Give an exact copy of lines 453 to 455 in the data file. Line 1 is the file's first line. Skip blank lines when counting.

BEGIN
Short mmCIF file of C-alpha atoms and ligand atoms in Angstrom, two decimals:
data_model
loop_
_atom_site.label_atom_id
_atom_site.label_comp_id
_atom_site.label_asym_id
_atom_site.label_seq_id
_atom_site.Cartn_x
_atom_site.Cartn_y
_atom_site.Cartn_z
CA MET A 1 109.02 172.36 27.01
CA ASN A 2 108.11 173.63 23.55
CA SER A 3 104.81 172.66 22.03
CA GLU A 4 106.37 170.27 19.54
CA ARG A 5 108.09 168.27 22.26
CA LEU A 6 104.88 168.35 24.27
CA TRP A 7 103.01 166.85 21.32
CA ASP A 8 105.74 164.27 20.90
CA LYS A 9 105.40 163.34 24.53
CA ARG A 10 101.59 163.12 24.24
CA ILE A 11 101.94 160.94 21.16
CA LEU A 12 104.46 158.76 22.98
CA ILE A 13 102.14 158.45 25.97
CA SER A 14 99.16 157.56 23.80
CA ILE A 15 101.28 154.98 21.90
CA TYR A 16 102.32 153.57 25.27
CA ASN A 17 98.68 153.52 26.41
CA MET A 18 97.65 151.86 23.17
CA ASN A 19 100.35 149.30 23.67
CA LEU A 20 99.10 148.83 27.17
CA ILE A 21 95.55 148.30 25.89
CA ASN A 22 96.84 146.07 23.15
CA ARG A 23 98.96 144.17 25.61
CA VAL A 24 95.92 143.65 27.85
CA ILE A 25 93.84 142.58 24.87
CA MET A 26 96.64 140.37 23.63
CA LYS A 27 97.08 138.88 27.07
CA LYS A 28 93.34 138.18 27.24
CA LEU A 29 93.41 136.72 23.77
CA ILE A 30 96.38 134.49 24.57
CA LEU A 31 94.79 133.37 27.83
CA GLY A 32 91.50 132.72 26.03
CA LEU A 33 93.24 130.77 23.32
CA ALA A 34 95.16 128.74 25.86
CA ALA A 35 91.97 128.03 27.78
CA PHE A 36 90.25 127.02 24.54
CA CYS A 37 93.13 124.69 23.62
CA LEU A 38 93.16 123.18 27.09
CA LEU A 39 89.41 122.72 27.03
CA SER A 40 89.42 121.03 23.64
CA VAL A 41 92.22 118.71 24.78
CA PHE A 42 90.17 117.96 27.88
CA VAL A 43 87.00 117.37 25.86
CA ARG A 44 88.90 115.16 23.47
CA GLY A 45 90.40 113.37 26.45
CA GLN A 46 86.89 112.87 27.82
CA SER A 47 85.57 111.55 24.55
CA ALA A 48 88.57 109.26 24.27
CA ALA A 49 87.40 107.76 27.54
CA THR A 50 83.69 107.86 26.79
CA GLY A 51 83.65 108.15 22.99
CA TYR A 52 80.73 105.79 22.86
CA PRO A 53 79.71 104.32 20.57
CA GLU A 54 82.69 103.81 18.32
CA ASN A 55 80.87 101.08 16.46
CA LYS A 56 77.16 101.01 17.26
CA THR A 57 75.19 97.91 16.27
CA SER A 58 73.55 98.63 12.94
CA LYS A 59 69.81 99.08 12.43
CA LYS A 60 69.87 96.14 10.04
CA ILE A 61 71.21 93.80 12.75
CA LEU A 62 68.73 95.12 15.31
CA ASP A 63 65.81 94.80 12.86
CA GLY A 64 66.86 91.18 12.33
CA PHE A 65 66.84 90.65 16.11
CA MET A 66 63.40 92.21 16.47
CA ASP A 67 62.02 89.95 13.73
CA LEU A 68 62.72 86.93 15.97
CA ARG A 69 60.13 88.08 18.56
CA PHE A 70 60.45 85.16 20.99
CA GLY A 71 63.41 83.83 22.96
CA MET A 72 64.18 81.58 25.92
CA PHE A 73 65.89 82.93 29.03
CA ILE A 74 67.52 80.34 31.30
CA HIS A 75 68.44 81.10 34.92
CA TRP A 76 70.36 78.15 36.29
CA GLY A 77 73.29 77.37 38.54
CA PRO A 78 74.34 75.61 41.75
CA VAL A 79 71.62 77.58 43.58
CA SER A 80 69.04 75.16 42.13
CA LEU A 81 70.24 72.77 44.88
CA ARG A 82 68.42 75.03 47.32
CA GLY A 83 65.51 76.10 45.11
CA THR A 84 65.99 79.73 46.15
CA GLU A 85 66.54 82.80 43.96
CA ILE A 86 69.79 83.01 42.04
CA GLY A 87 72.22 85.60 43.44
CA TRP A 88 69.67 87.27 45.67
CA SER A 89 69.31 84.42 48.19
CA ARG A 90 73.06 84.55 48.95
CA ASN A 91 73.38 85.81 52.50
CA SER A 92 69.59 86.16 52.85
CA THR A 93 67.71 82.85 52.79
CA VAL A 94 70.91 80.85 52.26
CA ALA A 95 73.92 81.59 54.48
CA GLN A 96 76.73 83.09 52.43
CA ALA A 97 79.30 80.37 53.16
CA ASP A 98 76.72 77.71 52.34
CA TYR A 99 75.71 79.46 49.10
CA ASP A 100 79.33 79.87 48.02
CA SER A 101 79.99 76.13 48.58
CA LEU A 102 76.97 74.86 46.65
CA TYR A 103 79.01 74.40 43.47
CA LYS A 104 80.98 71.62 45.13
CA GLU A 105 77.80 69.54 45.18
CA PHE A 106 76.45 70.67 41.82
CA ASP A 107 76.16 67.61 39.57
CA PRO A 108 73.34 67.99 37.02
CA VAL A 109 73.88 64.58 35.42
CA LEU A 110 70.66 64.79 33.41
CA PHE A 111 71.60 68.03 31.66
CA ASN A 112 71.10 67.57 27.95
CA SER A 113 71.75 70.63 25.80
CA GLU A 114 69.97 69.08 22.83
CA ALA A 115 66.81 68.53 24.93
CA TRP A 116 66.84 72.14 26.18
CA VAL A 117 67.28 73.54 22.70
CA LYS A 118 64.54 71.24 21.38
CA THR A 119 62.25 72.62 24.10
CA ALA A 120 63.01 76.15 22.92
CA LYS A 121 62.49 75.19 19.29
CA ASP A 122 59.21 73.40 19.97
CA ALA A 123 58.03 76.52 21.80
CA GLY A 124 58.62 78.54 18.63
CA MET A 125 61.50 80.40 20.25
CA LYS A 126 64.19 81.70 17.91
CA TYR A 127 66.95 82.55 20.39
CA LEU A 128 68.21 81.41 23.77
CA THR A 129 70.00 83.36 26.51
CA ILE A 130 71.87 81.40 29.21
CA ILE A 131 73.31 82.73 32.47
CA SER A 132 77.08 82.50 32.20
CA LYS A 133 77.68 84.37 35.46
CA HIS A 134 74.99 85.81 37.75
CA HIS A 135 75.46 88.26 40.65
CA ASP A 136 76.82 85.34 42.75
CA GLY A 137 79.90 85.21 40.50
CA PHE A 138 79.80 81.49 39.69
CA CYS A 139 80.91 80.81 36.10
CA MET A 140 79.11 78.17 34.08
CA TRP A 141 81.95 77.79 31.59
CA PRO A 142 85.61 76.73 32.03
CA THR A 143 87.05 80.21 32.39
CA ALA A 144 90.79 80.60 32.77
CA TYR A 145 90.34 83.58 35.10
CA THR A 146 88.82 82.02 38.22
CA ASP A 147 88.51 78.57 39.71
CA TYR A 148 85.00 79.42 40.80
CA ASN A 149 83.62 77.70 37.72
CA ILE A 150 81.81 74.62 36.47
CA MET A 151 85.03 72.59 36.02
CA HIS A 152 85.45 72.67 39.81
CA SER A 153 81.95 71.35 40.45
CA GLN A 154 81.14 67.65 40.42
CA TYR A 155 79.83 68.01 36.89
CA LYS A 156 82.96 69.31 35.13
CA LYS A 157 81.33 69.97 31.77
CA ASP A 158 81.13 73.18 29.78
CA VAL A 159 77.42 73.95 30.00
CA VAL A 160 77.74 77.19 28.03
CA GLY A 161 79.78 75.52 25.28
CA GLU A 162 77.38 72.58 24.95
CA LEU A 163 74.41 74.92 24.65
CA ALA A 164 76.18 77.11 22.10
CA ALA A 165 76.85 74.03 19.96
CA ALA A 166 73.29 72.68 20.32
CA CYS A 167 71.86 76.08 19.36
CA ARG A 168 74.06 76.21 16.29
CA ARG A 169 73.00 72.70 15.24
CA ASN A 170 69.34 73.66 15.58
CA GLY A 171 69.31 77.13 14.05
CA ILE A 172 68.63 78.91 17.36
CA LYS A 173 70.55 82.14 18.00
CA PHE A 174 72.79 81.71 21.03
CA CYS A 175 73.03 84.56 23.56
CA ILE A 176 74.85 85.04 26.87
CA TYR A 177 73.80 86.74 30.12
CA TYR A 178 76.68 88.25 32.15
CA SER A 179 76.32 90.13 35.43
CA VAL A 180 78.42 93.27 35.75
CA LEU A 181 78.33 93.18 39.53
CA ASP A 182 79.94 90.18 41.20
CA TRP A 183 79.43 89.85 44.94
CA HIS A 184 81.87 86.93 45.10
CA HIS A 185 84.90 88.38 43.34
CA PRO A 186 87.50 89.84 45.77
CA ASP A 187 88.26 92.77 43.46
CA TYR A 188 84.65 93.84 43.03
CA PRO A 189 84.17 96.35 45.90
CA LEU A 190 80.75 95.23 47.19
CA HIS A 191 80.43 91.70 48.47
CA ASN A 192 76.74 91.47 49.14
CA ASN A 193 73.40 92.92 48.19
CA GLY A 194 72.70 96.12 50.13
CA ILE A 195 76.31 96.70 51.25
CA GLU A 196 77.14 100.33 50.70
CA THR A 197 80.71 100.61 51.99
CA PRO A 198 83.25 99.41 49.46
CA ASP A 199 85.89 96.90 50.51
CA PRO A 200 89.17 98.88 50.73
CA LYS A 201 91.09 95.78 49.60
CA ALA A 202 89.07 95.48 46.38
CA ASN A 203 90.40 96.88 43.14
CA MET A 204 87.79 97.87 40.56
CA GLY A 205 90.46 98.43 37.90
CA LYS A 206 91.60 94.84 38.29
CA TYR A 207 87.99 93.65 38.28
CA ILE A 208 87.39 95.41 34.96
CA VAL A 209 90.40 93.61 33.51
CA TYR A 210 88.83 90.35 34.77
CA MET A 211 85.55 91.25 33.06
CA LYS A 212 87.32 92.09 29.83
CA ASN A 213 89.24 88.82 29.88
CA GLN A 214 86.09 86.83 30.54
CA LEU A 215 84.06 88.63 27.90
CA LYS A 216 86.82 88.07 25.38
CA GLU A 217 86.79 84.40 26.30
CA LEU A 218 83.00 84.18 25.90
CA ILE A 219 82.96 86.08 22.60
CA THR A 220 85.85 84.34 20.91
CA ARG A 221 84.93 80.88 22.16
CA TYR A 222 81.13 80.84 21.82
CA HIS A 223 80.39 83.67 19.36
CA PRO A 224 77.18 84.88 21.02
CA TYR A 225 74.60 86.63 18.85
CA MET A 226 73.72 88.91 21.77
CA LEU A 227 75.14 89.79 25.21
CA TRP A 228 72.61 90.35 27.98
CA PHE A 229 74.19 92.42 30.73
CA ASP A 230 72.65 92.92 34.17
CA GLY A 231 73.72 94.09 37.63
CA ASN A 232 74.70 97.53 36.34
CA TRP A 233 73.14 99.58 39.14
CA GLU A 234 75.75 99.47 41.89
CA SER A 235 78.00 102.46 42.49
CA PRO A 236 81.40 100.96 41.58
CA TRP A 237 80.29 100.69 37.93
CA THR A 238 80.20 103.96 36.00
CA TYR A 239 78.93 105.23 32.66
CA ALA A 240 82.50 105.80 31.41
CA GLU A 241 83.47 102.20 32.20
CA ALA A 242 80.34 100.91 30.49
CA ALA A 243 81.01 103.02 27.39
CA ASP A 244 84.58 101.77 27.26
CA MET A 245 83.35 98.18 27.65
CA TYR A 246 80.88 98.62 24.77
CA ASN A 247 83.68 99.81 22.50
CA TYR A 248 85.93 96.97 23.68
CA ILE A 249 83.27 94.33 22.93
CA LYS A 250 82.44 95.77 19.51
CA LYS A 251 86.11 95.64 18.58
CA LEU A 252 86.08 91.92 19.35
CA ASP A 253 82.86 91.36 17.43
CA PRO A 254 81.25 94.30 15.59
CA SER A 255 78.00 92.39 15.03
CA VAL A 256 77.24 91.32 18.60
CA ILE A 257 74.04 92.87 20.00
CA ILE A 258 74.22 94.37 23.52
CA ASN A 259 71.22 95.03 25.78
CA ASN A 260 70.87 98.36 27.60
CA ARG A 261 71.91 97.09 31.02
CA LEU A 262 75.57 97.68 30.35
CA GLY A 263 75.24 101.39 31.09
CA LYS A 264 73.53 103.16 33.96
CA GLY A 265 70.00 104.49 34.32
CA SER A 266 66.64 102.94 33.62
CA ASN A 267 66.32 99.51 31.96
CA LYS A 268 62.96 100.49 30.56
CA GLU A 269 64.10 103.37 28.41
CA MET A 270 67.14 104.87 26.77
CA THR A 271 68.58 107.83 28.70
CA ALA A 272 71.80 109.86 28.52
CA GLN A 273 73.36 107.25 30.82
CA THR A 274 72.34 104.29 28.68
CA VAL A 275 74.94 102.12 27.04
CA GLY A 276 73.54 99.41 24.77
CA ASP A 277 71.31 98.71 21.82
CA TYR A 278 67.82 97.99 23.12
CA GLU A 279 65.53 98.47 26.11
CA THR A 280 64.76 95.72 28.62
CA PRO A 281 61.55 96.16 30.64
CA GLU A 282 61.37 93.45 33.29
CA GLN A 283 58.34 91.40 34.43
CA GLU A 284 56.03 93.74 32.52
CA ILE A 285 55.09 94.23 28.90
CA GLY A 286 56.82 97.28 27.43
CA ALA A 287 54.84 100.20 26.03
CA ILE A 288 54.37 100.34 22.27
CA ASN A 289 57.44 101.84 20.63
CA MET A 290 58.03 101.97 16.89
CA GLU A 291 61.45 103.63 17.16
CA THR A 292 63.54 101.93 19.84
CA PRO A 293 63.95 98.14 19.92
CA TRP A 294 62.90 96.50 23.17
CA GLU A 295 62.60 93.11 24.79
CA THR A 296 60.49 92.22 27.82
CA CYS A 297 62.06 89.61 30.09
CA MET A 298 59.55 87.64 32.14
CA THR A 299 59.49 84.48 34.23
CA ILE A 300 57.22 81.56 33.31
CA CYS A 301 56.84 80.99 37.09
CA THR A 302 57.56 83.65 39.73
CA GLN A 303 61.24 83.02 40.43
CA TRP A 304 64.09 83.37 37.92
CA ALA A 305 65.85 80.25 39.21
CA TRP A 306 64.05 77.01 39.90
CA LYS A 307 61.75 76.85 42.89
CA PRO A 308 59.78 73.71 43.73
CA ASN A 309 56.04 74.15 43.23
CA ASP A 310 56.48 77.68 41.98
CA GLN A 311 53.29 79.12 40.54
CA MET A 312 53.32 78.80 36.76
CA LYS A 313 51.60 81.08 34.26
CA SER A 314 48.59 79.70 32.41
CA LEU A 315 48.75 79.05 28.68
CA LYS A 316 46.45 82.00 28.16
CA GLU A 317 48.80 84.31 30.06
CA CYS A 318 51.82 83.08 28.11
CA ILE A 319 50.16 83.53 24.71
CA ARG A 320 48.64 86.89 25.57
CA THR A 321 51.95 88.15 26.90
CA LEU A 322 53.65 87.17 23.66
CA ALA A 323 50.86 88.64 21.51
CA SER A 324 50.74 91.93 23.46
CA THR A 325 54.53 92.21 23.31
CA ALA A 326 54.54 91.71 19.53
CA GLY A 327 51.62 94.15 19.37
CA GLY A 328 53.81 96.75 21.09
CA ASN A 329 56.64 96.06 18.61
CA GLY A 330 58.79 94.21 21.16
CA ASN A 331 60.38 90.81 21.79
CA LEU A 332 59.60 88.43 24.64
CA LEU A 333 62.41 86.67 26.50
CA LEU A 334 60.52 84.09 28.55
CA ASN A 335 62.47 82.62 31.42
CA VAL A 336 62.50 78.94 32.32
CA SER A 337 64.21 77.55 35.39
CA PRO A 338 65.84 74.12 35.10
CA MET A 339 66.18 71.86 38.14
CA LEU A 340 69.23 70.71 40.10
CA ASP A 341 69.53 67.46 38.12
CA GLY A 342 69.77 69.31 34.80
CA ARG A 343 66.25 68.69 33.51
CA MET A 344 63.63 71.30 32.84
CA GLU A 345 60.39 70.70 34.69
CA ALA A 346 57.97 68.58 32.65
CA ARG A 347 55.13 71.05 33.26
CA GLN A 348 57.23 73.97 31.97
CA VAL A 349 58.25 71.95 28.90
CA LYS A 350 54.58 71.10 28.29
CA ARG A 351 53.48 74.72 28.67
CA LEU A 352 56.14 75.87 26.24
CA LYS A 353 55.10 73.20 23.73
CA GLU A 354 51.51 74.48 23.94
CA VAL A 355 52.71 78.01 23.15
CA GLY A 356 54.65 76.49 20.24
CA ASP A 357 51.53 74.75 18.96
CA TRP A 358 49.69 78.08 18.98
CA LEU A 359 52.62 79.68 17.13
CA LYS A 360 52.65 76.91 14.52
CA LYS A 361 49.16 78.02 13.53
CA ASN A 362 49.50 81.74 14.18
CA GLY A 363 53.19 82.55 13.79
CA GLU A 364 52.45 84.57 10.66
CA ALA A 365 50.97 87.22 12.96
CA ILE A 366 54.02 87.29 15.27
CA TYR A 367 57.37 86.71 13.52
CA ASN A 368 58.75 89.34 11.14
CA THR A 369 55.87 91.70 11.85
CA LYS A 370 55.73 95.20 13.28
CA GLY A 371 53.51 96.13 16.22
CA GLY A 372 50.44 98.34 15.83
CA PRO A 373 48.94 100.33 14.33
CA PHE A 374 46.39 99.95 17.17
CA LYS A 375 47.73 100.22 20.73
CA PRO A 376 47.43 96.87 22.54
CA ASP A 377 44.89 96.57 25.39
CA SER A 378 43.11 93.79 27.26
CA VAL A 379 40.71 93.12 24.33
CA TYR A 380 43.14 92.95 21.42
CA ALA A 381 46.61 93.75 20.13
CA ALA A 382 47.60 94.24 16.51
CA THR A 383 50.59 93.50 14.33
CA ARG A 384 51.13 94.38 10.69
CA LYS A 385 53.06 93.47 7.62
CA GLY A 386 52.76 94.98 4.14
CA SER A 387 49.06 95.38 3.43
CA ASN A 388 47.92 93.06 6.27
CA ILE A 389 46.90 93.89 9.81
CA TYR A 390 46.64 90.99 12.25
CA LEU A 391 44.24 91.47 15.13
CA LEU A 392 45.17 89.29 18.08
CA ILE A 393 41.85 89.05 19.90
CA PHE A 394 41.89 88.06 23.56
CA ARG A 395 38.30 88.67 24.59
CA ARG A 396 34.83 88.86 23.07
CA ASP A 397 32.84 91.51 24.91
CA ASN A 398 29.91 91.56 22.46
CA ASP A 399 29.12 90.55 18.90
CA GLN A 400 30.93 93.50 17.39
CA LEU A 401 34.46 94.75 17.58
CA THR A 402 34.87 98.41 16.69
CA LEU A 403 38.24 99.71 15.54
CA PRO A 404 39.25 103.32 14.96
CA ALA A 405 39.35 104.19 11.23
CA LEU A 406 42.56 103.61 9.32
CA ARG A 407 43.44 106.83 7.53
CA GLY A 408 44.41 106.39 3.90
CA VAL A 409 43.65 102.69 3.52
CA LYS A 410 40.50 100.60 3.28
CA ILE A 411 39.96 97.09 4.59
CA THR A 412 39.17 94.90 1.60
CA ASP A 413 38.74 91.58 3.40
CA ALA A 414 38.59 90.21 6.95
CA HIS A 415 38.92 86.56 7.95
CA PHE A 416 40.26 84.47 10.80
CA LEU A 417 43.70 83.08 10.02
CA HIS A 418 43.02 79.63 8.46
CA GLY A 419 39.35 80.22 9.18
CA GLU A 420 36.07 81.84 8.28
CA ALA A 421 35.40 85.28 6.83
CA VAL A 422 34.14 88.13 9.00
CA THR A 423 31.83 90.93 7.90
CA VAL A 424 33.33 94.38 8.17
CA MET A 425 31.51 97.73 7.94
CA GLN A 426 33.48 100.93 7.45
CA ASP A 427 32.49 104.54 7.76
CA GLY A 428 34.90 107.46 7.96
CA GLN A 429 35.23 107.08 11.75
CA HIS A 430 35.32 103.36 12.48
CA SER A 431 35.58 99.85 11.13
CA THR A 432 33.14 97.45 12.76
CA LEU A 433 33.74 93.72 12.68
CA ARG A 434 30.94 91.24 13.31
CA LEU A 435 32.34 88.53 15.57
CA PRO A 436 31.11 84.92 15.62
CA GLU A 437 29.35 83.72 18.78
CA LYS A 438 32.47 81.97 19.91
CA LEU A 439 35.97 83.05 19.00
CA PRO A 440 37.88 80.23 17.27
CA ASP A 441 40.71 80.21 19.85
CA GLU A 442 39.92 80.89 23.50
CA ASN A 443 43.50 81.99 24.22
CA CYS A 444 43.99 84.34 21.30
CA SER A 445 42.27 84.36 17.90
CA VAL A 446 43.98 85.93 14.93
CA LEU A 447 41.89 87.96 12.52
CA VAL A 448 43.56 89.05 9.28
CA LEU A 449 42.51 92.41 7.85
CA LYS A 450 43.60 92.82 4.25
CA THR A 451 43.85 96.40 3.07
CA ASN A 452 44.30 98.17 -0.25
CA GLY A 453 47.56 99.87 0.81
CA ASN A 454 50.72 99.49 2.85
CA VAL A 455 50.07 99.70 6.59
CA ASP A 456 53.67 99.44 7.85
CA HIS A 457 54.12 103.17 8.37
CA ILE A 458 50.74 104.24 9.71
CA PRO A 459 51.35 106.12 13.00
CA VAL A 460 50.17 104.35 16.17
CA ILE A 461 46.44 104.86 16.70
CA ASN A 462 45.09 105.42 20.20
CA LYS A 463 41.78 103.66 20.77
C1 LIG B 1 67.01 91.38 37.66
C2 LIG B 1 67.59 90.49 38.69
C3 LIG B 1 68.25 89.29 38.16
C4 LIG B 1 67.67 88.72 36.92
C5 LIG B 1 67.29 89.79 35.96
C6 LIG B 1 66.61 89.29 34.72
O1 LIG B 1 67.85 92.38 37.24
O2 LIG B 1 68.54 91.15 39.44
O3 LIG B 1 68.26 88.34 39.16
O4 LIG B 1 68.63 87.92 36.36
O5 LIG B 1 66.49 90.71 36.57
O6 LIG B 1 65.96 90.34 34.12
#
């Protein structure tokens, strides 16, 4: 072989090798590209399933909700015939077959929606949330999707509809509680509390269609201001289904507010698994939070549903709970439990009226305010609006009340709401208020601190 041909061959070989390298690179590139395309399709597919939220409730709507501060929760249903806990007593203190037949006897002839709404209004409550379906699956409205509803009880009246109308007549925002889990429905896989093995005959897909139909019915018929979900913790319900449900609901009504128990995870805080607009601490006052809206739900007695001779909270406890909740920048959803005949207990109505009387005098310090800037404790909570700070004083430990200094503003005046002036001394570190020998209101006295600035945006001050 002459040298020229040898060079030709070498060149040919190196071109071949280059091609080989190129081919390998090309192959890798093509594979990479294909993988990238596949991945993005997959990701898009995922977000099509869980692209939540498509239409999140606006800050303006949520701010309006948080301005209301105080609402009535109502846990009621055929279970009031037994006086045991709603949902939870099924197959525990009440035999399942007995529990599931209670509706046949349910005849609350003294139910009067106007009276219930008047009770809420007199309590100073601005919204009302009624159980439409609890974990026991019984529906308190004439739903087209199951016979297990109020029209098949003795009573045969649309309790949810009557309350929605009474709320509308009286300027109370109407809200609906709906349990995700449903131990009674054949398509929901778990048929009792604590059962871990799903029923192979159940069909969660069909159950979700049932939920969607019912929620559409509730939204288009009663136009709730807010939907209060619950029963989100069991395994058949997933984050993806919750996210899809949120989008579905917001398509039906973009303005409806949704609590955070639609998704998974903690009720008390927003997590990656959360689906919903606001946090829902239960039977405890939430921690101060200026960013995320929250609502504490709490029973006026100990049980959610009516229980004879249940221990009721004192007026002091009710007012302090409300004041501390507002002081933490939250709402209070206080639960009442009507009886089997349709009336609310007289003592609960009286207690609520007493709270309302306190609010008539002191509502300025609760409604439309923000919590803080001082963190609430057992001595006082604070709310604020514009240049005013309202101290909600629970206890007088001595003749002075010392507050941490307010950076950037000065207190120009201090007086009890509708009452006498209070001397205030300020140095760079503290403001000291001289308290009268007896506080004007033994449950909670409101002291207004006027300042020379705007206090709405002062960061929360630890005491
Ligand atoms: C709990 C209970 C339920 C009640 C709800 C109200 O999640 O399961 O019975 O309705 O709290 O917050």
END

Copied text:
CA ASN A 443 43.50 81.99 24.22
CA CYS A 444 43.99 84.34 21.30
CA SER A 445 42.27 84.36 17.90